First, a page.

In feminism, politics on 3 October 2008 at 7:21 pm
There’s a headline for you, courtesy FOX News.
A belated moment of compassion, you think, for Biden’s sorrow over the death of his first wife and their daughter? The Grand Old Man showing the spunky youngster that we can be noble in defeat and show compassion for a fellow American?
“You know, I almost felt a little sorry last night for my old friend Joe Biden,” McCain said; “she did a magnificent job and she is the news for the big spending, smooth talking, me first, country second crowd in Washington and Wall Street that we have got a message.”
Did you notice that “almost”? There’s no compassion here, only crowing triumph.
Indeed, Palin did deliver a message: a message of relentless self-centeredness. She had memorized her talking points and she memorized them thoroughly and well; she delivered them spiritedly. But when the man next to her lost control briefly, she had an opportunity to be so much more than a great speaker: she had the opportunity to show a heart, to be her own shining city on a hill, — to express some gentleness, however briefly.
And she didn’t even blink. “Back to me….”
To expect gentleness from a woman candidate is not sexist. Both men and women should have some class. McCain and Palin both showed that, despite the pretty music they can make, when the lip-sync machine is off, they are tone-deaf.
In feminism, politics on 3 October 2008 at 2:59 am
Losing your wife and kids is inimaginably hard. I want to give Joe a hug.
On the debate: Palin did well. She was confident and assertive and had a clear ideology. She looked at the camera directly and was folksy about herself.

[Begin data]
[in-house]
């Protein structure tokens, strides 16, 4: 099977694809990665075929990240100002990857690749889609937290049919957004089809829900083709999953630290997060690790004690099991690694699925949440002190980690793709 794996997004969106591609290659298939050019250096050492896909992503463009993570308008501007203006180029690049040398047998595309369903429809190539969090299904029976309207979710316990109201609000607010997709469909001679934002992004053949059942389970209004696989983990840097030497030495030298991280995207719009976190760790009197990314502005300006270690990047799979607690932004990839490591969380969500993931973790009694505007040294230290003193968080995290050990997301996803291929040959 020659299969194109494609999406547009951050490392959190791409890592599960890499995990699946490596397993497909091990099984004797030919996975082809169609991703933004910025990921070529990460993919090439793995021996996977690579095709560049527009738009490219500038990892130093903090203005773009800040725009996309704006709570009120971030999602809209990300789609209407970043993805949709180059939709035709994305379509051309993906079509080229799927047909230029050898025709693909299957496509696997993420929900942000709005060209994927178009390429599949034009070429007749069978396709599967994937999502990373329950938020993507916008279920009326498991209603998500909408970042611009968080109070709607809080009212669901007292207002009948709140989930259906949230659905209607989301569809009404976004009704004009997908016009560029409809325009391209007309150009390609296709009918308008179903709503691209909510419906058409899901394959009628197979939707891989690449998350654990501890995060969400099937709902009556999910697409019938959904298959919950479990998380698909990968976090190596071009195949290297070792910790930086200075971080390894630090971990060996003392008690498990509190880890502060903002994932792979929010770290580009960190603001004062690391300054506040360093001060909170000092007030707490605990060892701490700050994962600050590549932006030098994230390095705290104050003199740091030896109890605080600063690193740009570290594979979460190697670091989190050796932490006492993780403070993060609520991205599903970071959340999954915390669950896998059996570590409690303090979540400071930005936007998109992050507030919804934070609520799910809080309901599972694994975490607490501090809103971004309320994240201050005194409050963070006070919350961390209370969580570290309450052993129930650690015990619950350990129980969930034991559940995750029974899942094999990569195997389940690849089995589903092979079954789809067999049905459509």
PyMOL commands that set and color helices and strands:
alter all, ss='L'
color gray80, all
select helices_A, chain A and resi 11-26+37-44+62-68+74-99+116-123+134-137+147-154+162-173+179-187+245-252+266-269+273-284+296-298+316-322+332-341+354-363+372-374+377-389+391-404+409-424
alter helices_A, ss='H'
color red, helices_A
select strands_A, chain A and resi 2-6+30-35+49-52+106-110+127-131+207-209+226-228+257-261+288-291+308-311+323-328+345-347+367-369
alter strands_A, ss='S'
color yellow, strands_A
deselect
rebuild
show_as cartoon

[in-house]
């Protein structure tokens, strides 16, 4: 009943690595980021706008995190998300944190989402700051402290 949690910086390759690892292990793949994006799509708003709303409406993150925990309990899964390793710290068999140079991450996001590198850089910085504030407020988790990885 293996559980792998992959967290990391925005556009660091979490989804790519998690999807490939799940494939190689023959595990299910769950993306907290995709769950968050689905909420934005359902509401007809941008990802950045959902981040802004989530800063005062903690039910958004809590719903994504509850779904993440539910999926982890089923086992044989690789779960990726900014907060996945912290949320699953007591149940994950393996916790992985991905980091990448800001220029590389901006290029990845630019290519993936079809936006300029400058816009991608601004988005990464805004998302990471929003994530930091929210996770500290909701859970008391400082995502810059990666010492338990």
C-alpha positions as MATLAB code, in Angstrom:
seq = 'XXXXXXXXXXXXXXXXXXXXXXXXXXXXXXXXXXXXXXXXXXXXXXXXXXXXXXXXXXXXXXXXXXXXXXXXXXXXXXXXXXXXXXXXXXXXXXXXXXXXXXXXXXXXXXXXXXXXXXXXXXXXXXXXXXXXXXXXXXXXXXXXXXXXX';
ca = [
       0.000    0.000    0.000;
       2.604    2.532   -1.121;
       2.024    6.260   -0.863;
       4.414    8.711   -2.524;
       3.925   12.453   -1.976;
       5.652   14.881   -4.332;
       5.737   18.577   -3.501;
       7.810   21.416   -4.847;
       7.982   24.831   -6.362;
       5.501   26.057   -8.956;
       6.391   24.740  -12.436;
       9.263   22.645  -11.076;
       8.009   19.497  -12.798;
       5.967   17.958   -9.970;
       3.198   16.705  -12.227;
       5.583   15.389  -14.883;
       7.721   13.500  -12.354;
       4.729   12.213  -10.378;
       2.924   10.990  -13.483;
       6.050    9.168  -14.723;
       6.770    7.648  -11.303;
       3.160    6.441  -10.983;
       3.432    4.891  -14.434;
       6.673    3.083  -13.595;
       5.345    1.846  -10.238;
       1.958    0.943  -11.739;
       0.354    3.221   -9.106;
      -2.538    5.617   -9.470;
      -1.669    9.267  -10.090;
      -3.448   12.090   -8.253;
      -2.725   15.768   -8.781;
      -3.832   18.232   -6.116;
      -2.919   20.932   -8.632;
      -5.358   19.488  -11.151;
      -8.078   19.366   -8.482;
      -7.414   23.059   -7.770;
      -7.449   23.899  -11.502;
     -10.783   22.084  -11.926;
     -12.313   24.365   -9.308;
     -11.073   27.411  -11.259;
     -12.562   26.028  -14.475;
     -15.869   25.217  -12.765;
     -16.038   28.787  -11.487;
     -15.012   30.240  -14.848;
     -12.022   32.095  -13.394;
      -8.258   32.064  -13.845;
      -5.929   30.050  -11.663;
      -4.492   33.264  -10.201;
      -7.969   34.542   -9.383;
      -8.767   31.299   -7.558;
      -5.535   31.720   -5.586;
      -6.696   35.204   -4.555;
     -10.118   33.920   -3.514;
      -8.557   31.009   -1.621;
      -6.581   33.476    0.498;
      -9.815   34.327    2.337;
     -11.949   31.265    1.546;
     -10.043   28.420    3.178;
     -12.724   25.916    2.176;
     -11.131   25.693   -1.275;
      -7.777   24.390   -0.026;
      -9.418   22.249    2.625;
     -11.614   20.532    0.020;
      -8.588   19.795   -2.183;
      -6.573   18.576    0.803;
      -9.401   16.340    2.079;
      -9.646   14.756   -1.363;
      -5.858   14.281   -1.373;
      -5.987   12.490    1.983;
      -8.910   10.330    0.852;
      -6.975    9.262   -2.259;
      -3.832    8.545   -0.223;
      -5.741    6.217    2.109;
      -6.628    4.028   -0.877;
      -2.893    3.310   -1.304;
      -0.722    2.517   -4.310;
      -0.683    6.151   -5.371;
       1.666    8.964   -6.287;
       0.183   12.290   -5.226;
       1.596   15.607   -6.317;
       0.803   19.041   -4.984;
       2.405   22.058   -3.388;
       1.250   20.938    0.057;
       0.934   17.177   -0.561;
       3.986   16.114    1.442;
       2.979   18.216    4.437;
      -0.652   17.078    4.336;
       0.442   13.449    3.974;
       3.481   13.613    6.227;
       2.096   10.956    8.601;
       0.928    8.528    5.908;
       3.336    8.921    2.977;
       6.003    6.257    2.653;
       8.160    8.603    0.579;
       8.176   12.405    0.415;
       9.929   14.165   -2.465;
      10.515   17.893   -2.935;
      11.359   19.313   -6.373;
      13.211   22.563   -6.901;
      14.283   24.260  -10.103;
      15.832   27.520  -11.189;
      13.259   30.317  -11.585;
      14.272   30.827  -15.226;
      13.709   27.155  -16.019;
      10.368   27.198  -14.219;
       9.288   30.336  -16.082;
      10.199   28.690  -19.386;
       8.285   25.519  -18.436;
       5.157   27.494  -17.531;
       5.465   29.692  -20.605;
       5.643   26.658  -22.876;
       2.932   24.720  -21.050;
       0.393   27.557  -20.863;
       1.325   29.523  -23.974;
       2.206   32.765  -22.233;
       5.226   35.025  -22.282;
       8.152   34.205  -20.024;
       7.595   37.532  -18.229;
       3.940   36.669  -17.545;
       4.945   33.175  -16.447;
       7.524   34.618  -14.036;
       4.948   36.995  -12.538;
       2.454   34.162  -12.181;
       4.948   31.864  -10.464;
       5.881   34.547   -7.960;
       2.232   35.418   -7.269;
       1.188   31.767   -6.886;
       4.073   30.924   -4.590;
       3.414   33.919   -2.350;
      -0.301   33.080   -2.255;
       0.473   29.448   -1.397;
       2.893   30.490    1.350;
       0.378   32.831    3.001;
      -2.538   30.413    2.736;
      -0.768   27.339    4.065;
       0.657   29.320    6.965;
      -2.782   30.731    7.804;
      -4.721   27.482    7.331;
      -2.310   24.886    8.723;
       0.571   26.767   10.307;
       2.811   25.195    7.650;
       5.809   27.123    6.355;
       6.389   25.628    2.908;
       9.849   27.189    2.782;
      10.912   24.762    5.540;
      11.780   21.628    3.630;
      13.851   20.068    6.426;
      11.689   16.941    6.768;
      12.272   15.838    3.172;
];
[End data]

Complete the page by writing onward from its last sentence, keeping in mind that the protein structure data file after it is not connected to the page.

Biden was more hesitant. He didn’t have soundbites. He wasn’t folksy about himself, he was just human and sad when he talked about his family.
What will swing voters care about more?
In feminism, politics on 2 October 2008 at 8:42 pm
“He said FDR was on TV! He said he was shot at! Not criticizing him is sexist and unfair to Sarah Palin!”
- No, it’s not. HER words are HER responsibility. The “he did it too!” school of defense is – well, second-grade.
- Biden’s being “shot at” is not much of a news story in a year when Hillary Clinton made the same gaffe, but a) first and b) much more spectacularly. People don’t like to read the same basic story they’ve already heard about a gajillion times. Sorry.
- At least Biden has heard of FDR. He’s also heard of a lot more than that, like Supreme Court cases. Palin’s not getting flak for mixing her facts up; she’s getting flak for not knowing any facts to mix up.
In feminism, politics on 30 September 2008 at 6:37 pm
First of all, expectations are low – unless you’re expecting some great SNL material, in which case expectations are high.
Second, Palin will have been extensively prepped and will be able to return to her comfort zone, making speeches. She does well when reading prepared remarks (not crib notes, which she had a hard time with during the Couric interview); her initial performance at the Republican convention was excellent and worked well for the McCain / Palin campaign.
Third, Palin, like most women in these situations, will adopt “masculine” values, attitudes, and tone, while Biden will almost certainly adopt a more “feminine” persona, in an attempt to reach out to women, not seem like a bully, and be a gentleman. Masculinity trumps femininity with voters any day.
Fourth, expect Palin to make some of the same moves that Geraldine Ferraro made in her precedent-setting debate, especially if Biden is bold enough to treat Palin the same way he would treat a man and critiques her at any point: “please don’t categorize my answers …. Leave the interpretation of my answers to the American people who are watching this debate.” As long as she can remain confident and not make any mistakes, any defensive moves she makes will likely be successful and at least help stem the rising bile of discomfort even some of her fans have been feeling.